“Endocrine therapies: the point of view of the rheumatologist”: this is the title of the speech by Professor Bianca Marasini, senior consultant in Rheumatology and Clinical Immunology at Humanitas, during Mamazone 2017, the seventh edition of “Paziente Diplomata”, a day dedicated to women with and without breast cancer, organized by Humanitas last 14 October.

“A breast cancer patient on hormone therapy can be referred to the rheumatologist for osteoporosis or joint pain, both of which are called aromatase inhibitor syndrome.

Pain affects 20-50% of patients, varies from woman to woman, is most often symmetrical (to the hands, wrists, knees) and appears from 2 to 10 months after the start of therapy. The cause of the pain seems to be mutifactorial, but the decrease in estrogen plays a major role: it seems that low levels of these hormones can promote an inflammatory state at the joint level,” explained the specialist.


What do you do in the presence of these pains?

“One of the solutions is to change the aromatase inhibitor compound or to use pharmacological or non-pharmacological therapy; it is then important that the rheumatologist explains to the patient what the pain is due to and what prospects there are in his or her control.

The pharmacological approach must be sequential and adapt to the intensity of pain, which is quantified using appropriate scales. The drugs available are NSAIDs, analgesics, cortisone and vitamin D. NSAIDs have analgesic and anti-inflammatory activity, but the response to these drugs is individual and varies from patient to patient, as do different adverse affections. Analgesics, on the other hand, act on pain but not on inflammation and the choice of medication varies according to the extent of the pain (mild pain, non-opioid medications; moderate pain, weak opioids; intense pain, major opioids). Cortisone should be carefully prescribed, including for long-term side effects. Finally, vitamin D is certainly important for bones, but the results regarding its effects on pain are mixed.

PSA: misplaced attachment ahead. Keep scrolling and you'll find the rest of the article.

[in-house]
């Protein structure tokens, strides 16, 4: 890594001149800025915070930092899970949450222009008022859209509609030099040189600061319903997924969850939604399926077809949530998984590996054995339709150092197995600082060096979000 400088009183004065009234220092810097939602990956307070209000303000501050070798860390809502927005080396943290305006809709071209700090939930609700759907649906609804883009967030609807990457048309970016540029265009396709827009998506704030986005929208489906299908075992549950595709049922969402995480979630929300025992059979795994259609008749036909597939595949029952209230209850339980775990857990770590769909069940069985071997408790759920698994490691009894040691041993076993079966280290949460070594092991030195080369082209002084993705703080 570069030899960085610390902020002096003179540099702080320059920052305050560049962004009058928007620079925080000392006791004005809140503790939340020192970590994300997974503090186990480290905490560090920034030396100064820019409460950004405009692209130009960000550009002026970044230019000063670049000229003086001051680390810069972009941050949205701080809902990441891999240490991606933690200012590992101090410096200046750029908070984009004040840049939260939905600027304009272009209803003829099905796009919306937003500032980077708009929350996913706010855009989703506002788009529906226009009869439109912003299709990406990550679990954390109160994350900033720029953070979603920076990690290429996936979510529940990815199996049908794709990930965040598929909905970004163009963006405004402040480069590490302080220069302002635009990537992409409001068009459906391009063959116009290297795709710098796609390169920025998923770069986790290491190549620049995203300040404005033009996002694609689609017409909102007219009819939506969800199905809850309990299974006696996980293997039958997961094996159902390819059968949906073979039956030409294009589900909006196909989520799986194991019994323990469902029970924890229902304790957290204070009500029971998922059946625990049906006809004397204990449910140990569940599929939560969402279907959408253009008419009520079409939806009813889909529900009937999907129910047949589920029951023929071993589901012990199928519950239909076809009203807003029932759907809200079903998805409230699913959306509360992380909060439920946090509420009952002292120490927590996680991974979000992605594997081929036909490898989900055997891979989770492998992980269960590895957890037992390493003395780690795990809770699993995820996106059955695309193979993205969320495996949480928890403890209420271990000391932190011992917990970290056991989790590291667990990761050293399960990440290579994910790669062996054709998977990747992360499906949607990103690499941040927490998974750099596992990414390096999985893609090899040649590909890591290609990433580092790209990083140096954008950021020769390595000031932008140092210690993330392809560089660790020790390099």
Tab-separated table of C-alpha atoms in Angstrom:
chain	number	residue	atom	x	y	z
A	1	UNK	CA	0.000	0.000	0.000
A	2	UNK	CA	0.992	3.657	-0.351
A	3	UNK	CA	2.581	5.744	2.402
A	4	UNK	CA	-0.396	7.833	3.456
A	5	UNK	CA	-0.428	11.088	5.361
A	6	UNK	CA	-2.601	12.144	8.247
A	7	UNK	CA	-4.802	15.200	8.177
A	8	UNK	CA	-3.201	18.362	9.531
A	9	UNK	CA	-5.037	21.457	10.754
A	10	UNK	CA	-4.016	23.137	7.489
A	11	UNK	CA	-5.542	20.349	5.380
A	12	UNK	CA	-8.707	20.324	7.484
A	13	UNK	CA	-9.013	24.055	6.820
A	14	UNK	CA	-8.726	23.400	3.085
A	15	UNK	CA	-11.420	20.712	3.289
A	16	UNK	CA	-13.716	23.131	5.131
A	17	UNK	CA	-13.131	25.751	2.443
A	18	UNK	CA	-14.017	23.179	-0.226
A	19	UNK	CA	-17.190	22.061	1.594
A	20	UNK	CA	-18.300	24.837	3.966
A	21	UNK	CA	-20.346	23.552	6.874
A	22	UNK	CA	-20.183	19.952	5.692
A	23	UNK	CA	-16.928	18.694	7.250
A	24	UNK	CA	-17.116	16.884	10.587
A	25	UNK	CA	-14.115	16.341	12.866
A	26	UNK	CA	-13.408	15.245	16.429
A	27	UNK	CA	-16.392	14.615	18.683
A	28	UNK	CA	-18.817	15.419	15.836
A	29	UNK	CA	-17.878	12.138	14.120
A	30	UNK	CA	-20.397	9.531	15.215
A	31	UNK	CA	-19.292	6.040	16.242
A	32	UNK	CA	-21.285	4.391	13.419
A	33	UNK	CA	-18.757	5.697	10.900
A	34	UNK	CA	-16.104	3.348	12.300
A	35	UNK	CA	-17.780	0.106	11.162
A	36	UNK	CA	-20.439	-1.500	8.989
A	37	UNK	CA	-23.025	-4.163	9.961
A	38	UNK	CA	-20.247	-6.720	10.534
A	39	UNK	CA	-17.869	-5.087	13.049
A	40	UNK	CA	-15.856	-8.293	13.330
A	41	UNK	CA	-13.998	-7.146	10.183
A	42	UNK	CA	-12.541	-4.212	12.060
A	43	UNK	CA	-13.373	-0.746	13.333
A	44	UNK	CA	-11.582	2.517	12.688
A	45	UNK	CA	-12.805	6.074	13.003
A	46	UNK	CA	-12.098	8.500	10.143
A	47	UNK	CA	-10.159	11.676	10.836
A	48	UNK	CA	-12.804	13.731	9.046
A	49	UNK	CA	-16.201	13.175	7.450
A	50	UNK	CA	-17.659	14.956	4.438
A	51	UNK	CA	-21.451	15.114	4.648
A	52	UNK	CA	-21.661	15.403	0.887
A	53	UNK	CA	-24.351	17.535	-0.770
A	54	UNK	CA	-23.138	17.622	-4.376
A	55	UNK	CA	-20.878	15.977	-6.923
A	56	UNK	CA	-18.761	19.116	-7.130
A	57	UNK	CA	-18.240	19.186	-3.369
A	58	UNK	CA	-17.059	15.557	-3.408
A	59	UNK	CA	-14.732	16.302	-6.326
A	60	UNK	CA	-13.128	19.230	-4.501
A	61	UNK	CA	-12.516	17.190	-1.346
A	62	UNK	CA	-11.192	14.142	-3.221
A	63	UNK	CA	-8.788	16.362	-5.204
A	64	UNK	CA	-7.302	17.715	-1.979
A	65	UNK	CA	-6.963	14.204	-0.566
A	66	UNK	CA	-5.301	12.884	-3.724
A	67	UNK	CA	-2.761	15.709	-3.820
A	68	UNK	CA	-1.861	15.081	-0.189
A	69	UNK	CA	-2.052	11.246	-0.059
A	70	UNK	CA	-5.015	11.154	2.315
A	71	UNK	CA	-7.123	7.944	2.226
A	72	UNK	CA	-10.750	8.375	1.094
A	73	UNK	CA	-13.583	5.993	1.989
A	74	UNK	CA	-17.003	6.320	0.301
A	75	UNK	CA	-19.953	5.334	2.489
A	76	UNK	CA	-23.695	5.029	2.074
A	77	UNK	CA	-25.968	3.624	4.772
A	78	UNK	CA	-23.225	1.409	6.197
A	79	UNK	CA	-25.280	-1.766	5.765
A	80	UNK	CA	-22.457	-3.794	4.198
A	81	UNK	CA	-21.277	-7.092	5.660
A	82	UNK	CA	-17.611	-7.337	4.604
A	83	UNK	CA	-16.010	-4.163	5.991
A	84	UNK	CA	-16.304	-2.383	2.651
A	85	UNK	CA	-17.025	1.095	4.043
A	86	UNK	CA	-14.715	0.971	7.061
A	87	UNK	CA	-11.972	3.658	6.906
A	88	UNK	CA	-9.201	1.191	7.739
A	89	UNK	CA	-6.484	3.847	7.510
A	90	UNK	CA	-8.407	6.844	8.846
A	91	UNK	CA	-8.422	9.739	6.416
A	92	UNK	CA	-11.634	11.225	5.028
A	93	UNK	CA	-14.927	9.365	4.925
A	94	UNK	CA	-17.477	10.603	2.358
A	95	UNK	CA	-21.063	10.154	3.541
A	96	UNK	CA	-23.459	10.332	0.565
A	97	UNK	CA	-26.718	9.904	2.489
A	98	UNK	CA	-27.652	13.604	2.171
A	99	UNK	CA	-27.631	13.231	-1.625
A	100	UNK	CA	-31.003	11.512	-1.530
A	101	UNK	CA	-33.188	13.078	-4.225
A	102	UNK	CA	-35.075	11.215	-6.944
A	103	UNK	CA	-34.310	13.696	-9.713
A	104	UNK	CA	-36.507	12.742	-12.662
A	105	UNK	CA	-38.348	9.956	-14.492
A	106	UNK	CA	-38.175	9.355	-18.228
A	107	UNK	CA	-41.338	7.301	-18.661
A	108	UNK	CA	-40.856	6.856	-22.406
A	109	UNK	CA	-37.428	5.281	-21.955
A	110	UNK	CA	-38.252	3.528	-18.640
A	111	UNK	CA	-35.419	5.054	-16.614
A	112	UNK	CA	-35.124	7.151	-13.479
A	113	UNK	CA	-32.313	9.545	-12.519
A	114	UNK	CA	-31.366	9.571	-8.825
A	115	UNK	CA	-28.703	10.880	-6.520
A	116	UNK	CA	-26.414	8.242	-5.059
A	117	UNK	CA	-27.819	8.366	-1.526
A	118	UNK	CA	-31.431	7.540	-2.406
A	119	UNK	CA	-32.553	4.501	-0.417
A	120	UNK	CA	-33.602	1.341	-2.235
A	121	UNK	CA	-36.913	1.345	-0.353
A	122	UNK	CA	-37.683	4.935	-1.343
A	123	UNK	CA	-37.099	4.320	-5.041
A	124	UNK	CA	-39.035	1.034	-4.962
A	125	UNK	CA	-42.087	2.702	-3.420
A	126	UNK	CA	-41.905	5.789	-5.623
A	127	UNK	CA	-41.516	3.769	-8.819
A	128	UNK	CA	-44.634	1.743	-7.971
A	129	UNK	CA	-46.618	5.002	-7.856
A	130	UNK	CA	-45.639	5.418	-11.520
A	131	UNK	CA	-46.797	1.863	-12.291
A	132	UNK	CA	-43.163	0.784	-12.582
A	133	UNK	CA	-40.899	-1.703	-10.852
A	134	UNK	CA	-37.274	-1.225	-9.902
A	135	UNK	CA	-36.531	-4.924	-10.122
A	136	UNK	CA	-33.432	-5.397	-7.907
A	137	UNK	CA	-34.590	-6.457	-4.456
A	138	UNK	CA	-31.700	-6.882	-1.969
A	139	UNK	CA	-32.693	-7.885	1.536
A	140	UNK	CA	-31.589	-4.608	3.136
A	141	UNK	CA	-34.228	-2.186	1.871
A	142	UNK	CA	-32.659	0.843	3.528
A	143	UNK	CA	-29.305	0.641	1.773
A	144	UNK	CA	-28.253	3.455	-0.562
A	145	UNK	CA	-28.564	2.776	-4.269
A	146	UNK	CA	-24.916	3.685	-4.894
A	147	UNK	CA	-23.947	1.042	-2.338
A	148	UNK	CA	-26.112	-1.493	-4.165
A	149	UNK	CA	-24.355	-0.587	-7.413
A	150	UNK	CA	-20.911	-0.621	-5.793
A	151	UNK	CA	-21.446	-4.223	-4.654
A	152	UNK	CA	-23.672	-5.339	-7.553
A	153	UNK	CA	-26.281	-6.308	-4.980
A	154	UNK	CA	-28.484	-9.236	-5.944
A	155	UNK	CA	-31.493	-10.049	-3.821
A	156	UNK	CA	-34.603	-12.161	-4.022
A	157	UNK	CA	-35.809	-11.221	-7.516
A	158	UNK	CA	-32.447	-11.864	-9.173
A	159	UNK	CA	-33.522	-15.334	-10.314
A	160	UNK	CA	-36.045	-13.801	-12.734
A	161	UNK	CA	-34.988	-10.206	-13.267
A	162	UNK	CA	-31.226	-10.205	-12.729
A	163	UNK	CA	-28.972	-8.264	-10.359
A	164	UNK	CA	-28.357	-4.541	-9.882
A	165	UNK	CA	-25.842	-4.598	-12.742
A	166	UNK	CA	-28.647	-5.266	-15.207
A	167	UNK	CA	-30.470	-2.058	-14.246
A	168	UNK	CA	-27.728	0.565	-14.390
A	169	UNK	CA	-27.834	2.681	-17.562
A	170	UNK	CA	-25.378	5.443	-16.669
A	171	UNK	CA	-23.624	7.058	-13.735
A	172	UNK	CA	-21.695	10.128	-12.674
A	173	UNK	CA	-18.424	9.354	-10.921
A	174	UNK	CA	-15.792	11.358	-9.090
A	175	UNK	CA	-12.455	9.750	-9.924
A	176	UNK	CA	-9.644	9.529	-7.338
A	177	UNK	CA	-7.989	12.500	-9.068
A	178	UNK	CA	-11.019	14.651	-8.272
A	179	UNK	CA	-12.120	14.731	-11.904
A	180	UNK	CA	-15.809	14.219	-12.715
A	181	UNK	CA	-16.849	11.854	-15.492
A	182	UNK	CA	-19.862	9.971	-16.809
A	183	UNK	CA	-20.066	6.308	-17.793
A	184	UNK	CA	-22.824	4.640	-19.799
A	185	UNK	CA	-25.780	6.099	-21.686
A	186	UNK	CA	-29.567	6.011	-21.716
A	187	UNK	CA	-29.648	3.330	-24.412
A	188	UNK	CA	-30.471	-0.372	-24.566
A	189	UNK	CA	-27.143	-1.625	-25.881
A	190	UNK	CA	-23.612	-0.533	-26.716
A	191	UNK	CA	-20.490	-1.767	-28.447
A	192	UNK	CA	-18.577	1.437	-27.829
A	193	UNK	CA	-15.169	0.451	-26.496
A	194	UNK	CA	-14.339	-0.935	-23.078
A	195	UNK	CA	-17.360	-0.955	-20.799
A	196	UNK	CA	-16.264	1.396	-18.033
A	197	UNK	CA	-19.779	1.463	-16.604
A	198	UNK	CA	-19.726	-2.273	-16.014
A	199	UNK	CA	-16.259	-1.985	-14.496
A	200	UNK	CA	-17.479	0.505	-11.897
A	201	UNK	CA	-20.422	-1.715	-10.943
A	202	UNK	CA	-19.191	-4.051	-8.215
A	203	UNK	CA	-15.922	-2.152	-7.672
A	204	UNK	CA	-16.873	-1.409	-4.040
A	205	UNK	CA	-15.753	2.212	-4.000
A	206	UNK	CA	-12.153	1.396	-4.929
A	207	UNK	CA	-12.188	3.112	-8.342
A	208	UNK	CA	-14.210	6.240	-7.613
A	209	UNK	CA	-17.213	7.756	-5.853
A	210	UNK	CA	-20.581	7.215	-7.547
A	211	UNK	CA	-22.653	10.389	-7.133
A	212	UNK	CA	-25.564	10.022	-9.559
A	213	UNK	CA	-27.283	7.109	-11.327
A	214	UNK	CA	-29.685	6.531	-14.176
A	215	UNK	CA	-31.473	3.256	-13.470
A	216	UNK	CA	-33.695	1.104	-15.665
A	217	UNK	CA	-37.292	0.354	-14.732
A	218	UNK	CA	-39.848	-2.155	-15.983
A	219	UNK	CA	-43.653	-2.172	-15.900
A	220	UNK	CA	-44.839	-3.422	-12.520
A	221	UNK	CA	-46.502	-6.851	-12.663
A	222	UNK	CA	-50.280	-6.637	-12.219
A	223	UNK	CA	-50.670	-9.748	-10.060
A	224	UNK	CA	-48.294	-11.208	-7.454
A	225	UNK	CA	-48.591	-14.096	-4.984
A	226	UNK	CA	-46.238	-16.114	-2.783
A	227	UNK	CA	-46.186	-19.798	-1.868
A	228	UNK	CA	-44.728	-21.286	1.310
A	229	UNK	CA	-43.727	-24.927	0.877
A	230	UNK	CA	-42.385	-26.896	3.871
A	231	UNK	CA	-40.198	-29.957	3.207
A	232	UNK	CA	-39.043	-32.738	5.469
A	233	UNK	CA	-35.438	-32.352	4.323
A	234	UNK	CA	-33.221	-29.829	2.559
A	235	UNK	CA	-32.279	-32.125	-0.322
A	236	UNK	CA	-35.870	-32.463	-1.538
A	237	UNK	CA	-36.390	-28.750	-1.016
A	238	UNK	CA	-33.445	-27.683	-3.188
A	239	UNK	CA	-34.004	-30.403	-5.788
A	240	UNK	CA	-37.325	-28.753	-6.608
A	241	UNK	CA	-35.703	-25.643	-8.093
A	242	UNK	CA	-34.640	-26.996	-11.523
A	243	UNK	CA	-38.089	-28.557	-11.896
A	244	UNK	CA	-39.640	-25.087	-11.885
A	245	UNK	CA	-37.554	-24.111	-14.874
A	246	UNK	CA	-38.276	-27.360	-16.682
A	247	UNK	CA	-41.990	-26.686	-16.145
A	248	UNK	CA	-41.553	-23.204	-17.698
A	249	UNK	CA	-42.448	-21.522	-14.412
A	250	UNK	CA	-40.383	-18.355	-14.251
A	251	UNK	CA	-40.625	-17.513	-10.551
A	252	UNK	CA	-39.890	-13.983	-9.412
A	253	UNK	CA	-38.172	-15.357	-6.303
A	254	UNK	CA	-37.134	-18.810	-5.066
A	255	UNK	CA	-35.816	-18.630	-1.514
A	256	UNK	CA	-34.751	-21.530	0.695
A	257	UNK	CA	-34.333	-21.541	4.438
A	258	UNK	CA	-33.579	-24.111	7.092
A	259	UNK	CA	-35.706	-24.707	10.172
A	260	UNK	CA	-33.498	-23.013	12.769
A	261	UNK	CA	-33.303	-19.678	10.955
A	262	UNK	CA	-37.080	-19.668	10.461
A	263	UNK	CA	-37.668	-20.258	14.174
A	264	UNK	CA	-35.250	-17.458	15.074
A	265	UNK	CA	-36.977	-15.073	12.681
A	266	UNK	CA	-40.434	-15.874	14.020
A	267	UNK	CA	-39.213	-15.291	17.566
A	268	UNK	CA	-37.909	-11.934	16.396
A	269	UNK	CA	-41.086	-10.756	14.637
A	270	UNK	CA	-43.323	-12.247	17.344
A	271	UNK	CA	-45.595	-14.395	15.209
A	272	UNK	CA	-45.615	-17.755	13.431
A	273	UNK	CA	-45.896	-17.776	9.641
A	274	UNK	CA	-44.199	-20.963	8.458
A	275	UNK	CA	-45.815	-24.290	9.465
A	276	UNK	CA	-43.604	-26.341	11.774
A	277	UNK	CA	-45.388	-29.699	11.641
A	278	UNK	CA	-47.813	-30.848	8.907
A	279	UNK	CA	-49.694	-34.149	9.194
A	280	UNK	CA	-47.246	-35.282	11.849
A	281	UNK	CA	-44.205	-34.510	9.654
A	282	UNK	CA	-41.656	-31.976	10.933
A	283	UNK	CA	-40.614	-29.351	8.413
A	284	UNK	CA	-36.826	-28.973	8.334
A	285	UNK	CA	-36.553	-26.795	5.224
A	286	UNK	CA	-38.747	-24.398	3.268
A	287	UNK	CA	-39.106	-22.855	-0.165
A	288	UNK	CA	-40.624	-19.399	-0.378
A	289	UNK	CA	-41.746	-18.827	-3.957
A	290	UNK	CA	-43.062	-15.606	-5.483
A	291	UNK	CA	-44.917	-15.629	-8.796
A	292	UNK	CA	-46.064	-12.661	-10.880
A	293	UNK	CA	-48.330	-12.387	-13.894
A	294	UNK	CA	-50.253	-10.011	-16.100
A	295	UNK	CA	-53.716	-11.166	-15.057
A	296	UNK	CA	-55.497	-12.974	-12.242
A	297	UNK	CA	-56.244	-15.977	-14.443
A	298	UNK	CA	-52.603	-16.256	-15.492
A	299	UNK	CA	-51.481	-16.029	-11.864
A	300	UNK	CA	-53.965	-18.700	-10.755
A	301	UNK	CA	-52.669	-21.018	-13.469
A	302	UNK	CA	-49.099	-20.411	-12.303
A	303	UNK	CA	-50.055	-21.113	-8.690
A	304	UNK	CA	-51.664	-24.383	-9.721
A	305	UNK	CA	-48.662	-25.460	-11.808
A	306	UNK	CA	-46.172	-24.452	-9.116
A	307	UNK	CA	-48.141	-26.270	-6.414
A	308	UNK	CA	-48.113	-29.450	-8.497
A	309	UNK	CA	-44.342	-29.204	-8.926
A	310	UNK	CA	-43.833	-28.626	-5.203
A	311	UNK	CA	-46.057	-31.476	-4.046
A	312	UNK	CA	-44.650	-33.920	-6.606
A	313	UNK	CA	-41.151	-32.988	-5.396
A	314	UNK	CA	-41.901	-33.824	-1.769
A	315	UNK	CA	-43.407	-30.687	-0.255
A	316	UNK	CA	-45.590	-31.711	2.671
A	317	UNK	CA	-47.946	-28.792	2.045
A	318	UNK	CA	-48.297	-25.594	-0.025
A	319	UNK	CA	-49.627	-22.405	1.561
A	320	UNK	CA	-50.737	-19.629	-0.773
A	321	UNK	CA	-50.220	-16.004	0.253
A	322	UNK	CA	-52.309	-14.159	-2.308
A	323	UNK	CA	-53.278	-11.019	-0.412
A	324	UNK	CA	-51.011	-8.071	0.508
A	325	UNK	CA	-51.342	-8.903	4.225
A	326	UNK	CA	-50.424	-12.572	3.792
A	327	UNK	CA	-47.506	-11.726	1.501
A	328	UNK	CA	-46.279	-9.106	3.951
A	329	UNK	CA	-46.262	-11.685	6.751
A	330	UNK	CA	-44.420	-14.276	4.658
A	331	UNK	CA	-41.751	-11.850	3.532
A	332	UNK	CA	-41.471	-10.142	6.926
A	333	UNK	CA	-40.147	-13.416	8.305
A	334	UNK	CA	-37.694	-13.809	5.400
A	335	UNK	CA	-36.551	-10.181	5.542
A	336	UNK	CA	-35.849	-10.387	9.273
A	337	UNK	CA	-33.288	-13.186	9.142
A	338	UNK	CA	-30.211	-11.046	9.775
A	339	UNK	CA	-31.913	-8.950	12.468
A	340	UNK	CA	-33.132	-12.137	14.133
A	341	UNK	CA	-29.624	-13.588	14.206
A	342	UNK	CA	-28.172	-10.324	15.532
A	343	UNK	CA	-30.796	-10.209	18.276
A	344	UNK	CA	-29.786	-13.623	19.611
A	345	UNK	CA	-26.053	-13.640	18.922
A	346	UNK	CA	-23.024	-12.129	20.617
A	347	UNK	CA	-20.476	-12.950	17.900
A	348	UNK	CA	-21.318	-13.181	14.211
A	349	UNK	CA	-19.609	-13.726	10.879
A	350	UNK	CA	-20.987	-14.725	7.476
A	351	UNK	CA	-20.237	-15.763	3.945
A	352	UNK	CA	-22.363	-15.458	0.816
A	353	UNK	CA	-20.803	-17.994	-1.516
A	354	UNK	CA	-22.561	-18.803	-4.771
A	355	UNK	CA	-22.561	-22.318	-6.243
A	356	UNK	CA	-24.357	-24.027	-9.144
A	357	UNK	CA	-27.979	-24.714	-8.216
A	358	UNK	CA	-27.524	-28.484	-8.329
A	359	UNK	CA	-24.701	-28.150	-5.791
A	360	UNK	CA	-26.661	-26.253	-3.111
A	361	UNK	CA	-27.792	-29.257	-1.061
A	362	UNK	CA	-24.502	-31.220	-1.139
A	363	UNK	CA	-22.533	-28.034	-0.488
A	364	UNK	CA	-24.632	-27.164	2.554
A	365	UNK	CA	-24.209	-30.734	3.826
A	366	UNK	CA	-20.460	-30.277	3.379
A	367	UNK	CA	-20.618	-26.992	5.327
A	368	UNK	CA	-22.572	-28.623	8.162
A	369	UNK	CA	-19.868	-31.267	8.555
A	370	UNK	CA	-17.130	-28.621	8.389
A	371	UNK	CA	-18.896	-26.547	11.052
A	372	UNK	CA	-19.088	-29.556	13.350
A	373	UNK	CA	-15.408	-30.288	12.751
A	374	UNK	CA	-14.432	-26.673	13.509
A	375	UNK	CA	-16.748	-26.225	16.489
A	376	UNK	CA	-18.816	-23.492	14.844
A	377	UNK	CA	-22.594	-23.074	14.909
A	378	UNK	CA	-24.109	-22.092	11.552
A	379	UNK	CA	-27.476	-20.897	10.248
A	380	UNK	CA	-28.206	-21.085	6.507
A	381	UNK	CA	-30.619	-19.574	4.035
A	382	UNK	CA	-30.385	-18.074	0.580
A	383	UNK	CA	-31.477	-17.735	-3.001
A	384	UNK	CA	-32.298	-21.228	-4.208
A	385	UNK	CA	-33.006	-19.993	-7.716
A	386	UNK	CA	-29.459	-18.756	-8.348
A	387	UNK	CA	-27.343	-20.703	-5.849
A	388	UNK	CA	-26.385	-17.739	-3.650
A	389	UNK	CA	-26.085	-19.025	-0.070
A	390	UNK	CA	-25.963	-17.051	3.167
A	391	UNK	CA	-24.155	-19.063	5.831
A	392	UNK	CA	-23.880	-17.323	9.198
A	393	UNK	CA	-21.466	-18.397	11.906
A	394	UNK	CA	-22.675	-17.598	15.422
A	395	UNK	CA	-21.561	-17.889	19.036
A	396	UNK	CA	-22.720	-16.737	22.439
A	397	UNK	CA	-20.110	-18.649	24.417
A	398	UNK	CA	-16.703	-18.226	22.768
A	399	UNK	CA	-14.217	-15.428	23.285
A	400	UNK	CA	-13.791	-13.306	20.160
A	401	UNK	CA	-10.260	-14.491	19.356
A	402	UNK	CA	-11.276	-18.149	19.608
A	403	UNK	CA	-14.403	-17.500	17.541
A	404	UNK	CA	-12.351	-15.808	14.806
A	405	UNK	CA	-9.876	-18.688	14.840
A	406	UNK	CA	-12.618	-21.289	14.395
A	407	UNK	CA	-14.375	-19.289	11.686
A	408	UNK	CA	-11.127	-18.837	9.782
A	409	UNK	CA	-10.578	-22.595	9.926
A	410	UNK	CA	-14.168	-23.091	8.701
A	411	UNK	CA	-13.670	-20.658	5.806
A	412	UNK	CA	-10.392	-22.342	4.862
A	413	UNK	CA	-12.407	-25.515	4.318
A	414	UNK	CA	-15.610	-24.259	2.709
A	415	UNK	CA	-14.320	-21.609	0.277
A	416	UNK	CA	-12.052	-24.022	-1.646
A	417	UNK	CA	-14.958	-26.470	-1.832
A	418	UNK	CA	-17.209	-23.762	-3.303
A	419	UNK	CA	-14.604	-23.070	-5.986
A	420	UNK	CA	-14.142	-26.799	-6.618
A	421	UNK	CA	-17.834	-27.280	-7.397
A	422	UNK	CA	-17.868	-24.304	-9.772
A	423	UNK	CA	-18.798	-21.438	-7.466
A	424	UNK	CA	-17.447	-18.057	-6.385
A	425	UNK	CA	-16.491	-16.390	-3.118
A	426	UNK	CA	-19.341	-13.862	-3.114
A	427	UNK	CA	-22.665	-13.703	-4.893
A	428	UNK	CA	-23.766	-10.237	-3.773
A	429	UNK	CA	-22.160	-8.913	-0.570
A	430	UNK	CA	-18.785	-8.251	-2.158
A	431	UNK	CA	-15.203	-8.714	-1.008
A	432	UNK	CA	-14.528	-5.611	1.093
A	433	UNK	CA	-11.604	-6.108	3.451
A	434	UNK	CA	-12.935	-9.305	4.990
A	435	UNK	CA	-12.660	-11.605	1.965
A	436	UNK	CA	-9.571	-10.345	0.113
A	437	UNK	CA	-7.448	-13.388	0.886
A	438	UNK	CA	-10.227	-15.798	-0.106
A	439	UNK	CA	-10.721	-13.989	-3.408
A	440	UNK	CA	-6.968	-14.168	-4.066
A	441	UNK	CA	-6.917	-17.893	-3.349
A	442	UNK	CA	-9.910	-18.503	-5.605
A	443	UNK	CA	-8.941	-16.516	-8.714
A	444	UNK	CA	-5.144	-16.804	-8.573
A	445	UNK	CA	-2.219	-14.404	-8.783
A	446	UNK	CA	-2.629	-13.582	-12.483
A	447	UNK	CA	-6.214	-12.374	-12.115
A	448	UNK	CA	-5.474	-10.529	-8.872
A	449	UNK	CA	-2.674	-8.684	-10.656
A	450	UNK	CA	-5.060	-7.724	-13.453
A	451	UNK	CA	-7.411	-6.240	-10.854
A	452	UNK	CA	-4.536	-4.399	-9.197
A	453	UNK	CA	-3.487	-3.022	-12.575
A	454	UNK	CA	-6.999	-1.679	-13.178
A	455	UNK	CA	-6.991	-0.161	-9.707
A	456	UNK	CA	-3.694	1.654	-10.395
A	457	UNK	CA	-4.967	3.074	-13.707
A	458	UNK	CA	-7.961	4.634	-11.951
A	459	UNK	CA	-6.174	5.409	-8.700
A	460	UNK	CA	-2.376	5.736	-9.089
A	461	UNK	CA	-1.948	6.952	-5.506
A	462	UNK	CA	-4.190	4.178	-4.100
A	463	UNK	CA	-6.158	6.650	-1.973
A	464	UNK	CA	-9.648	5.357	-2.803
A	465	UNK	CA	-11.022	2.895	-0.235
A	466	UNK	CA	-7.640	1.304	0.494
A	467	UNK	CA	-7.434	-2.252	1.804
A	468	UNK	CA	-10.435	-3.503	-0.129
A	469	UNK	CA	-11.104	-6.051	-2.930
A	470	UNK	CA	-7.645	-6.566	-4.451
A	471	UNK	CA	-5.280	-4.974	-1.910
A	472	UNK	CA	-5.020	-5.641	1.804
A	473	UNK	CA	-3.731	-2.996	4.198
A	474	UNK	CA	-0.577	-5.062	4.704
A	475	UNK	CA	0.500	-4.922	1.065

Non-pharmacological therapy includes exercise, acupuncture and relaxation techniques. Physical activity is certainly important, also because according to some studies it releases anti-inflammatory cytokines with consequent reduction of pain. We recommend at least 150 minutes of physical activity per week and recommend, for example, walking fast. We also have encouraging results on acupuncture, but we do not have reliable data and therefore new studies will be needed. The same applies to relaxation techniques,” said the professor.


What to do in case of osteoporosis?

“Aromatase inhibitor therapy exposes women to increased bone reabsorption and bone loss. Osteoporosis is characterized by a change in bone structure resulting in brittleness and increased risk of fractures, the most frequent being those affecting the spine, femur and wrist. 80% of fractures in patients with osteoporosis result from minor injuries such as redoing the bed, holding a child, carrying shopping bags, and are referred to as fractures from fragility or stress fractures.

In these patients it is essential to improve the quality of the bone, avoiding fractures and preventing fractures after the first one. It has been shown, for example, that there is an increased risk of subsequent vertebral fractures in the presence of a vertebral fracture. It is important, in addition to therapy, to take care of the lifestyle by dedicating yourself to regular physical activity (it is very useful to walk), preventing the risk of falls and avoiding incorrect movements, especially in the column”, recommended the specialist.

Professor Marasini then explained the drugs that can be used to treat osteoporosis, explained when treatment should begin and spoke about the role of calcium and vitamin D.


Watch the full intervention of Professor Bianca Marasini, click here